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There were no postoperative complications. Fetal evaluation including ultrasound scan on postoperative day 9 revealed a normal fetus with normal anatomy. The patient was discharged on postoperative day 10 in stable condition. After surgery, the patient's pregnancy proceeded uneventfully. At 39 weeks and 5 days of gestation, a healthy female infant was delivered vaginally. Her Apgar scores were 10 and 10, at 1 and 5 min, respectively. Six months after the delivery, there was no detectable evidence of residual or recurrent disease by MRI.
| Discussion|| |
SPN was first described by Frantz in 1959 and is rare in pregnancy. To the best of our knowledge, there are only ten cases of SPN found and treated during pregnancy [Table 1].,,,,,,,,, The presentation of SPN is usually nonspecific. Abdominal pain or mass is the most common presenting clinical symptom or sign. Nonspecific symptoms such as nausea, vomiting, fever, weight loss, and jaundice are other clinical symptoms; most of them are caused by the tumor compressing against the otherwise normal pancreas. However, a considerable percentage of the patient population is asymptomatic, and the neoplasm can only be incidentally detected. SPN can be detected by ultrasonography, computed tomography, or MRI. When making imaging decisions during pregnancy, one must take into account the risk to the fetus. Imaging procedures without ionizing radiation are preferable and should be considered. Ultrasonography and MRI are not associated with known adverse fetal effects.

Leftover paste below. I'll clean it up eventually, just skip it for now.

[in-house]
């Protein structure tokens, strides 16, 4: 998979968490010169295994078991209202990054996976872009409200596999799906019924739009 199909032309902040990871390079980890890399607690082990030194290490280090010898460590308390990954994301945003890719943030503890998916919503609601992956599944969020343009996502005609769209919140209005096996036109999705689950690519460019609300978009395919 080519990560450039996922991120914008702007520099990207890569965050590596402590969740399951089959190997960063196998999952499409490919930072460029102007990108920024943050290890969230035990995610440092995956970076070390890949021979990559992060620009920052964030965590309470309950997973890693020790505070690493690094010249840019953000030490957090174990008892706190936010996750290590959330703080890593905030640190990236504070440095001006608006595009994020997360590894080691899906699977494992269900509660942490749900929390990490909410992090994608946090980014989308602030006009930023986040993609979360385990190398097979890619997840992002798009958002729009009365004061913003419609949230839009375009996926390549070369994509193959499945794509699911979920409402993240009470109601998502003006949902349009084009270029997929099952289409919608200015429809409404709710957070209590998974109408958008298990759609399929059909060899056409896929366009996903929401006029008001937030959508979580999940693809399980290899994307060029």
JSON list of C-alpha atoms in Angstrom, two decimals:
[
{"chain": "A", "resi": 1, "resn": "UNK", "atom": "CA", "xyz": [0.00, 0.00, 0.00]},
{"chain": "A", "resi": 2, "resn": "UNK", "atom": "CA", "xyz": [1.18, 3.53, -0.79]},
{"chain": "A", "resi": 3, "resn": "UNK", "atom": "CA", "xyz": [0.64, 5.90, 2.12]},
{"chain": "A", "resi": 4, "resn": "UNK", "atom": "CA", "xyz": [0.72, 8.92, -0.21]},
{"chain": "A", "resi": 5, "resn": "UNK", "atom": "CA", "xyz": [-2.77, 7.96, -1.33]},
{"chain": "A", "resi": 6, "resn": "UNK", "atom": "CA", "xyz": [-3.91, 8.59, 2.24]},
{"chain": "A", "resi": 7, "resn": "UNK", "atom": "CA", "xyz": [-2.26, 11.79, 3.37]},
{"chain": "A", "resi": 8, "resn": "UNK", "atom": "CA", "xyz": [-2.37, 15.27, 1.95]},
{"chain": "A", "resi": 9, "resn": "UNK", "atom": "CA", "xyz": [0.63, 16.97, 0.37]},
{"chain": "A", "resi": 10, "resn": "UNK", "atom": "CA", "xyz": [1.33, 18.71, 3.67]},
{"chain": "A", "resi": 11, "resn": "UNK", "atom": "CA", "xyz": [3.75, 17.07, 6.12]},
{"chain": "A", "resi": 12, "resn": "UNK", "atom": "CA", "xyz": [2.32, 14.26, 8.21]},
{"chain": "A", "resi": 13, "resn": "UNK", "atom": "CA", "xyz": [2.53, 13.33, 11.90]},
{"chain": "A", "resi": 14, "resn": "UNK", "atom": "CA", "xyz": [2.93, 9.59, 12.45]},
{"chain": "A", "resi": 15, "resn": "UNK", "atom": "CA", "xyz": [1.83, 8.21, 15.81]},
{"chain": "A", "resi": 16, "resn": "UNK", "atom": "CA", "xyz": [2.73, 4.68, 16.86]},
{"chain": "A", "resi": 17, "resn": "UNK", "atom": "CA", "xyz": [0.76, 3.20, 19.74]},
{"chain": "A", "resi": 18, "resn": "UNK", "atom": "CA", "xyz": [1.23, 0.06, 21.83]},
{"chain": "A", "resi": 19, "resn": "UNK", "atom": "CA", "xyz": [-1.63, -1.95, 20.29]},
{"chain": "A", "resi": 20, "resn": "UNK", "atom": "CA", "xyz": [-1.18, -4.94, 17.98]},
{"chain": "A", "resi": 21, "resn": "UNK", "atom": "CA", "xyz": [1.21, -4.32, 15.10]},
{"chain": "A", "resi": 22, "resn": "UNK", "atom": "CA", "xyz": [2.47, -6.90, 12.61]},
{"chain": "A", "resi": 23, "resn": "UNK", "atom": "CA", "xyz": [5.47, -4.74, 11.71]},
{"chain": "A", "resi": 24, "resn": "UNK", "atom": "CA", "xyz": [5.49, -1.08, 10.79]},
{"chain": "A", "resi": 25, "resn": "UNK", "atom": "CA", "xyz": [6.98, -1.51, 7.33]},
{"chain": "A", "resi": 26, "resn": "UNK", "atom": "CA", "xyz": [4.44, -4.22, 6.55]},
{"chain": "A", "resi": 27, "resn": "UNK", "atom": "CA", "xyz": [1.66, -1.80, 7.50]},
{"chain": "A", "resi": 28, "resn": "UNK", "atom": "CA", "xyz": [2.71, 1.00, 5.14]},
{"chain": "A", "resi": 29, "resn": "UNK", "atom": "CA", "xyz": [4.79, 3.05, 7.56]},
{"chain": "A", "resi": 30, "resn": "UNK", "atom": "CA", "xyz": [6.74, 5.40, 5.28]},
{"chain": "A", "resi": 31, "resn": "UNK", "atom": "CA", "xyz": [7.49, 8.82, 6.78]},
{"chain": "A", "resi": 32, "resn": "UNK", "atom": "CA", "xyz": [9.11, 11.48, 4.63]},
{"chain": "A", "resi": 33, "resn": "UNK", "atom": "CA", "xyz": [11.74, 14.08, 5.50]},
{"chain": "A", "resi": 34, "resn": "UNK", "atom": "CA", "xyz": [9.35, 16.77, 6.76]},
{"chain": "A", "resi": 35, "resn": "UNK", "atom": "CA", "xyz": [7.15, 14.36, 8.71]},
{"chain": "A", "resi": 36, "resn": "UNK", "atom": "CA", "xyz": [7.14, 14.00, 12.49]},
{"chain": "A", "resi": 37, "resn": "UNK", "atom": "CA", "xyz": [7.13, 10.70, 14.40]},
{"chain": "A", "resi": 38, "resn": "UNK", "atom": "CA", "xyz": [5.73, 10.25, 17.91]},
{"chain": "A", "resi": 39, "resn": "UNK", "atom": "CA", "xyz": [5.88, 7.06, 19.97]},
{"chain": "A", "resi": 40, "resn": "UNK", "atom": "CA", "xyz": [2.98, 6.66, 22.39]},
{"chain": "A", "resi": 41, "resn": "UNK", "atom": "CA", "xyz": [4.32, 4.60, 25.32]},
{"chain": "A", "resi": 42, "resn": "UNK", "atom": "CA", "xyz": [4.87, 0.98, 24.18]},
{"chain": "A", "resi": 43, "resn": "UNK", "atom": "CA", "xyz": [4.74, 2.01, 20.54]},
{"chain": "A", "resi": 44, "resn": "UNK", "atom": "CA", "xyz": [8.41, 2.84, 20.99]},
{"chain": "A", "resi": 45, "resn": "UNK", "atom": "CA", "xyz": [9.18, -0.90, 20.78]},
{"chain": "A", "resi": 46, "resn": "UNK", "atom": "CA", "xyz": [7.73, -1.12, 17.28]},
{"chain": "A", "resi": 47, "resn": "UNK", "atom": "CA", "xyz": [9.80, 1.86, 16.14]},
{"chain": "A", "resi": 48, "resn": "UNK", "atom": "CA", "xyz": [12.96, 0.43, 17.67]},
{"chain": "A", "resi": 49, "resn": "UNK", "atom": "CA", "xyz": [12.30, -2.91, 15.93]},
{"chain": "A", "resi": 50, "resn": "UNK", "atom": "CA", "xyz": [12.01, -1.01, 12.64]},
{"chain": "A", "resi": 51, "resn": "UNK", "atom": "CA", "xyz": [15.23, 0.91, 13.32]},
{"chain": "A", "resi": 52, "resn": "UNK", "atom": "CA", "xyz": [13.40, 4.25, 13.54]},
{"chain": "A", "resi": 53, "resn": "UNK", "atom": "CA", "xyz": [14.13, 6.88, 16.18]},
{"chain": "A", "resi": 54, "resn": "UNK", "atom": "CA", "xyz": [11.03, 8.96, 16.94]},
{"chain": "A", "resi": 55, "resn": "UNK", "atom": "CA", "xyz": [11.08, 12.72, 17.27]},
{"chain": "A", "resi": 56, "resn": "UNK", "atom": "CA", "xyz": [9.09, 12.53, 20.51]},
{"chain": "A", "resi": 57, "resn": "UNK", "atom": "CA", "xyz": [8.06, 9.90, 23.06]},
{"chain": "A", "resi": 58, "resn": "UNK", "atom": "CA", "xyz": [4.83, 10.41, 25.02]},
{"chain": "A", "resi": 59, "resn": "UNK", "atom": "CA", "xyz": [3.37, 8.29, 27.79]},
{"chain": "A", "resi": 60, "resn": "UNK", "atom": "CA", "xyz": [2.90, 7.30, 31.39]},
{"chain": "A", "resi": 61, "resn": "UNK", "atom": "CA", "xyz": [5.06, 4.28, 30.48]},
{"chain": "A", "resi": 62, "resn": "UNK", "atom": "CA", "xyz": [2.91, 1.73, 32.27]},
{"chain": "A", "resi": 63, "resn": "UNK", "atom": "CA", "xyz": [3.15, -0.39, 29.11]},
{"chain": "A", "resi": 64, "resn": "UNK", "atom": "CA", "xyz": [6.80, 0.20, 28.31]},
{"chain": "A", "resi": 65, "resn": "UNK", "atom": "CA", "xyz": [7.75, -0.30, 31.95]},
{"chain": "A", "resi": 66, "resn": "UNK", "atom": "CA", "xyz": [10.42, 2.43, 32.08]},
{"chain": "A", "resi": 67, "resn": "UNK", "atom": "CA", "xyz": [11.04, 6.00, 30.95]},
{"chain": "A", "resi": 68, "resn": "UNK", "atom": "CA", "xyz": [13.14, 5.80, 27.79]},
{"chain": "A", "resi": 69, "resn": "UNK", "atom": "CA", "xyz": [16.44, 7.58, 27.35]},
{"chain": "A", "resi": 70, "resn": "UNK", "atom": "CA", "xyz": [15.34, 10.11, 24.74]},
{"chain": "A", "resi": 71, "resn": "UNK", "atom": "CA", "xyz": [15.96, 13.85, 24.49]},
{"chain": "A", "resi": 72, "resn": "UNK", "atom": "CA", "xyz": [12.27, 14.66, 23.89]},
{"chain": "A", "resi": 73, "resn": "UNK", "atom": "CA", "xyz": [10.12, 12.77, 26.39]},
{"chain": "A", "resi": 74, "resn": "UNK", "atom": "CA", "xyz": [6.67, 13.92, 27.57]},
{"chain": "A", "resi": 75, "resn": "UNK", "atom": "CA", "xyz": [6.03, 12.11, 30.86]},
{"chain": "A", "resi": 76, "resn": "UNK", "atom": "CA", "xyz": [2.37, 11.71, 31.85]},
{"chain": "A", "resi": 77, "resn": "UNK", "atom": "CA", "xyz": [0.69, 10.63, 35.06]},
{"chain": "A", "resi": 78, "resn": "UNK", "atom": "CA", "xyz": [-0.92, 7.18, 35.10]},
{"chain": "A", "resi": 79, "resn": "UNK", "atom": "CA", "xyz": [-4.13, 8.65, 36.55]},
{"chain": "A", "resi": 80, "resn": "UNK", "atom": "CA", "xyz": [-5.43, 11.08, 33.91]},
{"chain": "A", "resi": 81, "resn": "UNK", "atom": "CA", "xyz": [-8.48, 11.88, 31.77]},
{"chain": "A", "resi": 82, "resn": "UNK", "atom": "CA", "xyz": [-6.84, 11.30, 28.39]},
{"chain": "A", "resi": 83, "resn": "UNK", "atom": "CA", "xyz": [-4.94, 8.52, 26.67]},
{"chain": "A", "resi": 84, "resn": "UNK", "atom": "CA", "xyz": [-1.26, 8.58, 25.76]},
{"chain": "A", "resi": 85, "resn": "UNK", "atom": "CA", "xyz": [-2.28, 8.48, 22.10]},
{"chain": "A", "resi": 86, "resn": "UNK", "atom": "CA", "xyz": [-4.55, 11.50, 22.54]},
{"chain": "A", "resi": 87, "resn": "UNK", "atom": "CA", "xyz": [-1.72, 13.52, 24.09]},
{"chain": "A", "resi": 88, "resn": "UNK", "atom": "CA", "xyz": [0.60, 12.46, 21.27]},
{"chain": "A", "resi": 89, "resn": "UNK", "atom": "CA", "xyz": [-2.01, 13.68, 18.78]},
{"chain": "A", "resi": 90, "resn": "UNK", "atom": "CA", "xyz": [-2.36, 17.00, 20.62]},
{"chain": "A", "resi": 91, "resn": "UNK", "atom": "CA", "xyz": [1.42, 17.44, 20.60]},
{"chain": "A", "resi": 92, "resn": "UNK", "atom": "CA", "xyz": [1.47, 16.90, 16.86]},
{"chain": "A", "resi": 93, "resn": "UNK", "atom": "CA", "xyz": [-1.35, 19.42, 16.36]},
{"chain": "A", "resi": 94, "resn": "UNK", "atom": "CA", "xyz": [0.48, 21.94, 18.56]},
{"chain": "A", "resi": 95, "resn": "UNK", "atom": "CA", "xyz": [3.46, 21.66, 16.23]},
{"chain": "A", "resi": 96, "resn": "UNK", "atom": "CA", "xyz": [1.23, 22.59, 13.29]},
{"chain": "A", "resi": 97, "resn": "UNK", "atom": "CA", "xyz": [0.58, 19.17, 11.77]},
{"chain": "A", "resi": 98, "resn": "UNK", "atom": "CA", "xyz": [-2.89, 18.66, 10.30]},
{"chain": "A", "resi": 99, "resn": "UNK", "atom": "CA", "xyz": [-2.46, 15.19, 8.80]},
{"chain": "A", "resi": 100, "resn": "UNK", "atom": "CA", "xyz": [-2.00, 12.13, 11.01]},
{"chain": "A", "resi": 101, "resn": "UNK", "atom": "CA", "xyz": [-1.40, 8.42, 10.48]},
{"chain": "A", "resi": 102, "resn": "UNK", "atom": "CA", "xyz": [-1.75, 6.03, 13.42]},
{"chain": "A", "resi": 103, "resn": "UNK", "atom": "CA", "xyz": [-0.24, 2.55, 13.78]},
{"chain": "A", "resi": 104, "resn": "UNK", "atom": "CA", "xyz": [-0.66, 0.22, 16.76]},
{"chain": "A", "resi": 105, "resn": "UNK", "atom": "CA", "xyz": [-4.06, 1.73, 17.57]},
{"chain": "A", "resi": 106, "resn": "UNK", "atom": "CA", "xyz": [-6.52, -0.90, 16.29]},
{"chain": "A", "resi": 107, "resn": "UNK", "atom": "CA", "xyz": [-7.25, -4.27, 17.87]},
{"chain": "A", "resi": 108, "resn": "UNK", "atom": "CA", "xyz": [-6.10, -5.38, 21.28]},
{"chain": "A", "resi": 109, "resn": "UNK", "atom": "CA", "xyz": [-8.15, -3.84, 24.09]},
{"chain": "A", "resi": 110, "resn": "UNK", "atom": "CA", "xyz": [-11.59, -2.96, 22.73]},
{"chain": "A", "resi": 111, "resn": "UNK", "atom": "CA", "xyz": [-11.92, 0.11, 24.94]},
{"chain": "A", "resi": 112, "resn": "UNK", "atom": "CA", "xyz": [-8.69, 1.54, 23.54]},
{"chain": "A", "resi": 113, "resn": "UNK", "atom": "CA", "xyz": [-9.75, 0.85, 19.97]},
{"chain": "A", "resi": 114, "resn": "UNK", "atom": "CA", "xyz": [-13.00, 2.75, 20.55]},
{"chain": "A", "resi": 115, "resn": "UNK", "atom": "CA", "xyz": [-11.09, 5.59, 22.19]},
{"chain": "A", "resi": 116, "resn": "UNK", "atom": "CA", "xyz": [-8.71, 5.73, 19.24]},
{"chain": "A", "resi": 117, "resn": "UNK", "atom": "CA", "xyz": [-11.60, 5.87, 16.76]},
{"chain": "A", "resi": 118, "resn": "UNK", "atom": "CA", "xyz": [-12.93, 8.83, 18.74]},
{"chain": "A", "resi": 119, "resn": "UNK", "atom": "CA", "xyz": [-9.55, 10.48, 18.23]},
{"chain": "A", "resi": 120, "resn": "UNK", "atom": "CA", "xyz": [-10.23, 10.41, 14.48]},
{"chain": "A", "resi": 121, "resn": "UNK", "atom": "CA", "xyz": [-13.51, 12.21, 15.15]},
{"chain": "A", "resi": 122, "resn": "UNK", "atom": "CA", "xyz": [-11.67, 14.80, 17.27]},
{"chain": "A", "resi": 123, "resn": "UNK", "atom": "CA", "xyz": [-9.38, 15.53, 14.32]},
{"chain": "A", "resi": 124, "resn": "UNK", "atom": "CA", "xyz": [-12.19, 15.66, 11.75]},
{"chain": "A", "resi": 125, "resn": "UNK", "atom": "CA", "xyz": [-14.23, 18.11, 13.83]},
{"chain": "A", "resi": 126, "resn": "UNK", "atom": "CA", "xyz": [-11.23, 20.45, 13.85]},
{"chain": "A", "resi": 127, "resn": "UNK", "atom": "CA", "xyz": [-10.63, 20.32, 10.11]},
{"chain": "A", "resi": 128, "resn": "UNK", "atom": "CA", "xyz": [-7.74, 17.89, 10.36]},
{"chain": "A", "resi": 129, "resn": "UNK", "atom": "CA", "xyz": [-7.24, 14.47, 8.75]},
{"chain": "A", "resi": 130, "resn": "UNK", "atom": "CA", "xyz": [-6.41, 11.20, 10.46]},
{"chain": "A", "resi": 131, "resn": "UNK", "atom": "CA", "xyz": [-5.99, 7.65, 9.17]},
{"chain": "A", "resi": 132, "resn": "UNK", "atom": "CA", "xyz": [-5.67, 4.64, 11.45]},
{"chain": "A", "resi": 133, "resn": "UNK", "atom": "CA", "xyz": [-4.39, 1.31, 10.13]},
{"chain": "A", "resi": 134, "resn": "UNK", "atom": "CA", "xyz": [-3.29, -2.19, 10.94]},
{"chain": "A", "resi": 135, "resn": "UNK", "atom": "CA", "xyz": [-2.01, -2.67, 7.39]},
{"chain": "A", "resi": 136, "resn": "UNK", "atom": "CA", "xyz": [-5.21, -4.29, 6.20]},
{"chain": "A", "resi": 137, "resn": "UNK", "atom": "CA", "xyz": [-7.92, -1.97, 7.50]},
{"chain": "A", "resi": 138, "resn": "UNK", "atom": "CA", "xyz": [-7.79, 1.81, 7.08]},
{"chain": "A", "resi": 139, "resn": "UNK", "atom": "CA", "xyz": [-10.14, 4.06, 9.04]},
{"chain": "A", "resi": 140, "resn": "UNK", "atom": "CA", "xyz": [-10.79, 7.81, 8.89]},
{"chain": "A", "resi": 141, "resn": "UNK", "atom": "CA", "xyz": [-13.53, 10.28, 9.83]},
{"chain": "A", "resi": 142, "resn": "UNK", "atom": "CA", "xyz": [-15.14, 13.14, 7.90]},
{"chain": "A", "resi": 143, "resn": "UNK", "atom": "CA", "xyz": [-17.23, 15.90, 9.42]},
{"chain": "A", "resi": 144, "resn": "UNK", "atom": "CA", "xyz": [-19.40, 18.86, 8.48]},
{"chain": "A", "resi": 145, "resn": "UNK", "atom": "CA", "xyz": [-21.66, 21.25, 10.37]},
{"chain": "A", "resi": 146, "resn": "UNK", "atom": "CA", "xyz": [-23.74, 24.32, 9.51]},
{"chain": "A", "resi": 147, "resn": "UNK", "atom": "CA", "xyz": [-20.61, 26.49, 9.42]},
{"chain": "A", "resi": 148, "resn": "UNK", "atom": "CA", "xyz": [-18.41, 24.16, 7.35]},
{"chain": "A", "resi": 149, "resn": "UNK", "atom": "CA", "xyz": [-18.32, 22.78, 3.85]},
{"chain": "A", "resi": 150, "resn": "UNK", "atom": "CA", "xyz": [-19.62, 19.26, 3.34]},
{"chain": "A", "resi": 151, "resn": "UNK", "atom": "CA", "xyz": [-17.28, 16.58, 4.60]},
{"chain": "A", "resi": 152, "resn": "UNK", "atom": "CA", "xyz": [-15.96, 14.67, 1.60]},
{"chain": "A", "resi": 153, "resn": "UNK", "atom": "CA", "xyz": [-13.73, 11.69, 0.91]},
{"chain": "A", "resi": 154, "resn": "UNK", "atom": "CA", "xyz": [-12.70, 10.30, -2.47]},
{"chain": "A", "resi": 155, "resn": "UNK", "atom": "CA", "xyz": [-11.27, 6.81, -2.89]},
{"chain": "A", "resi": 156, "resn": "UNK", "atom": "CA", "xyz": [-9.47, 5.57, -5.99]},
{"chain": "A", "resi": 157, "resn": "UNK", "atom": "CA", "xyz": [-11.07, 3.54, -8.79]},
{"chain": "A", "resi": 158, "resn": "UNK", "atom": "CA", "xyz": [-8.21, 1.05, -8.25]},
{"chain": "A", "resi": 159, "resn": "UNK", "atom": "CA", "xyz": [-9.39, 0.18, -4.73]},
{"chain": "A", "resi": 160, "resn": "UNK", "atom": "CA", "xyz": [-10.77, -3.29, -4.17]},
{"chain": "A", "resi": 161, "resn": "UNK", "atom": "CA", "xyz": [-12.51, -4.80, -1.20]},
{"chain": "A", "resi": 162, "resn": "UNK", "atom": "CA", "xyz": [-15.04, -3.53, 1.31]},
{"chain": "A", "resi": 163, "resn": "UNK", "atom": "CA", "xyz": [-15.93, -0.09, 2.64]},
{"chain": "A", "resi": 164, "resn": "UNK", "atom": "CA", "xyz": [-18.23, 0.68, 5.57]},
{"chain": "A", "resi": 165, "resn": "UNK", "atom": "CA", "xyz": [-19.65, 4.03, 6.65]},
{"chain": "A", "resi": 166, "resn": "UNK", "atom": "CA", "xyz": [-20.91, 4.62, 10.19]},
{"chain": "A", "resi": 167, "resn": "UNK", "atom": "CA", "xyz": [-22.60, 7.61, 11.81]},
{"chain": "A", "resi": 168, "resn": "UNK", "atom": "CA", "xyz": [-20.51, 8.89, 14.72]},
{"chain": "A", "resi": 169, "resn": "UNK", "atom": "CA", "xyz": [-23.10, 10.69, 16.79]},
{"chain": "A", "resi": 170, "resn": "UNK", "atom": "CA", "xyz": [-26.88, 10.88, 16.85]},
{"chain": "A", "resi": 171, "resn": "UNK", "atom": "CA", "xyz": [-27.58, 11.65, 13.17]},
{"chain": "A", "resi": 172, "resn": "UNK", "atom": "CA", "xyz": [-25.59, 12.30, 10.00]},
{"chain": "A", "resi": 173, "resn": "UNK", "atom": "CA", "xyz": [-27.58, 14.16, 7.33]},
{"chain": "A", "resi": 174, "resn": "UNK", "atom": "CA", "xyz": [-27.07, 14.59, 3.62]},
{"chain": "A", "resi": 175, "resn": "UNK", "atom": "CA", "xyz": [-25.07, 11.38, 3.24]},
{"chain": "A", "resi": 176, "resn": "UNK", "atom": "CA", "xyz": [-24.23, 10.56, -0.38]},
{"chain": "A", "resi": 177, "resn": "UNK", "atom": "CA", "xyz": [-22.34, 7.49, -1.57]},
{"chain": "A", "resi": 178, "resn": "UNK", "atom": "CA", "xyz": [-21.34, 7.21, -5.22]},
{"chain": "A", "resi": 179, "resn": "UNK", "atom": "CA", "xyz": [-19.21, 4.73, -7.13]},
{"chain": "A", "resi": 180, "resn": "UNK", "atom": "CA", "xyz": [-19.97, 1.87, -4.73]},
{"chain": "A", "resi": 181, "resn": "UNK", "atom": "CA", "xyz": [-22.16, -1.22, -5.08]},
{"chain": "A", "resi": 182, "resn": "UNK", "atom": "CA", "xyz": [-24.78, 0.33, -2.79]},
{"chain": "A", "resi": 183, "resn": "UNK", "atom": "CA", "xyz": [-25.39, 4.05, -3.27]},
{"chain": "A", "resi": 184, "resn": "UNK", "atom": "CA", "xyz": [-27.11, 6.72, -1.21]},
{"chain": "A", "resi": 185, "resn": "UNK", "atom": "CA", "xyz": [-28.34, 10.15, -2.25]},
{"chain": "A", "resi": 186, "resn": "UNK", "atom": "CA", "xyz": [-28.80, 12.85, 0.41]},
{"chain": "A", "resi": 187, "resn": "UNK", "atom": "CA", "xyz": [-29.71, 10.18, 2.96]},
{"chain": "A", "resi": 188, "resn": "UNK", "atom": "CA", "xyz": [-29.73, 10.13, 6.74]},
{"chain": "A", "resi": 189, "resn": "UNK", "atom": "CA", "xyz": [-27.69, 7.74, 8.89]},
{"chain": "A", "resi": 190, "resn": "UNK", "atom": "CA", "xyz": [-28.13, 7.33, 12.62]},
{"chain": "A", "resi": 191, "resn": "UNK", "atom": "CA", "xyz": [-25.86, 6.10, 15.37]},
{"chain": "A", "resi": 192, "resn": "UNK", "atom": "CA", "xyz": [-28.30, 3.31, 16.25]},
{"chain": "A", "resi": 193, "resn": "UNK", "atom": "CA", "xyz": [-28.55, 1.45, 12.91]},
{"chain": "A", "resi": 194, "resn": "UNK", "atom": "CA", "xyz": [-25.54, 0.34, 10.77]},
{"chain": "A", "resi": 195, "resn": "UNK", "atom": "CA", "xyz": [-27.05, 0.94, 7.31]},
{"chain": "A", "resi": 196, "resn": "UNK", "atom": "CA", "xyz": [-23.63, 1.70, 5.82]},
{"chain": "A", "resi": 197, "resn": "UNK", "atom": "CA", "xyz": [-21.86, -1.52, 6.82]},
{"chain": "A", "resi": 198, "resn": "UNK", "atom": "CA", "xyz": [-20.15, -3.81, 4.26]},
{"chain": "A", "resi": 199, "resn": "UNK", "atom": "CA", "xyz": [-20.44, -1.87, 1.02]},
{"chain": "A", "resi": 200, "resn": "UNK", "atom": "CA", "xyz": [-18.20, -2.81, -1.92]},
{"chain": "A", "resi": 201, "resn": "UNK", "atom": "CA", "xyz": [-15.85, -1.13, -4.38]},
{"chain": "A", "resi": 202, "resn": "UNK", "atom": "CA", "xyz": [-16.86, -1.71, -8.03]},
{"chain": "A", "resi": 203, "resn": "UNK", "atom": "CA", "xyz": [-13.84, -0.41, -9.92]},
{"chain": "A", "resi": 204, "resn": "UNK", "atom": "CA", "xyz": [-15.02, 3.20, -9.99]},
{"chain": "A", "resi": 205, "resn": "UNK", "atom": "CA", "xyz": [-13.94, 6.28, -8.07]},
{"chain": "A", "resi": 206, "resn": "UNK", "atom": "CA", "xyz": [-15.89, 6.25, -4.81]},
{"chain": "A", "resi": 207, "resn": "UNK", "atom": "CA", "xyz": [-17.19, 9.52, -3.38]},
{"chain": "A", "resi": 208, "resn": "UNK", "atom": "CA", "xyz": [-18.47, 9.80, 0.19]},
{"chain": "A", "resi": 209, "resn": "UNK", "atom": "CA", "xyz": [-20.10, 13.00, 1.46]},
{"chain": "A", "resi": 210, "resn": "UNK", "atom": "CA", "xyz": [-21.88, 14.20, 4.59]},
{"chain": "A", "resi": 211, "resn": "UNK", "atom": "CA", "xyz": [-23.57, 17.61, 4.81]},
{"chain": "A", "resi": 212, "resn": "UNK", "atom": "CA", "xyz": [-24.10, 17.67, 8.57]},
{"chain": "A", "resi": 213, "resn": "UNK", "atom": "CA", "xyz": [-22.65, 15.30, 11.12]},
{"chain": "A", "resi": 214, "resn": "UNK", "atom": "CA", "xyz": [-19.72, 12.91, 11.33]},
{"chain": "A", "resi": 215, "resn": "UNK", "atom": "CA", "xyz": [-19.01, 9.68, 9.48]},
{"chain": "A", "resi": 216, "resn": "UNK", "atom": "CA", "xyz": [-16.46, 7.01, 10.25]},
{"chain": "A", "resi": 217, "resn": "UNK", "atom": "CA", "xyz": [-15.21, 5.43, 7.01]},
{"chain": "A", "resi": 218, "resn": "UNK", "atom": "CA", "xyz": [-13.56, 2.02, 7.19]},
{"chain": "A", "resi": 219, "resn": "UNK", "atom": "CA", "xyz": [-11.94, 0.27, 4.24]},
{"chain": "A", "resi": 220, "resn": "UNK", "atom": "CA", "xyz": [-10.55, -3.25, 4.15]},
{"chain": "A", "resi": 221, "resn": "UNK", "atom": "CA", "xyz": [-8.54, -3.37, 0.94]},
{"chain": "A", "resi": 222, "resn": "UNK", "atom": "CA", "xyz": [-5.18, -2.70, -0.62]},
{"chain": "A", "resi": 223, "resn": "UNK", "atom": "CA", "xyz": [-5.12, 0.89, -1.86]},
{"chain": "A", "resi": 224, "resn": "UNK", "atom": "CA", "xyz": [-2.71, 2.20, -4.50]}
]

|Table 1: Summary of previously published solid pseudopapillary neoplasm during pregnancy|
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Immunohistochemically, SPN cells strongly and diffusely express vimentin, α-1 antitrypsin, α-1 antichymotrypsin, neuron-specific enolase, PR, and β form of estrogen receptor. CD10, CD56, CD 1, FLI-1, and epithelial markers such as CK, AE1/AE3, and CAM 5.2 can also be focally positive. β-Catenin is expressed in all SPNs. In our case, we observed strong immunoreactivity for vimentin, CK, CD56, β-catenin, PR, and AMACR. PR seems to be responsible for the regulatoffing tumor cells' replication rate. This might be one of the explanations for the high prevalence of SPNs among young women, and for the increased speed of growth observed when serum progesterone levels are elevated such as in pregnant women. Ganepola et al. reported a 5.5 cm SPN discovered during the 4th week of pregnancy; the tumor was found to grow to >12 cm within 4 months. In another case, the tumor had been slow growing, close monitoring for tumor growth was a possibility during pregnancy, and a successful pancreaticoduodenectomy was performed after term delivery. Hence, it might be expected that more cases of SPNs would be observed in young pregnant women due to the effect of PR.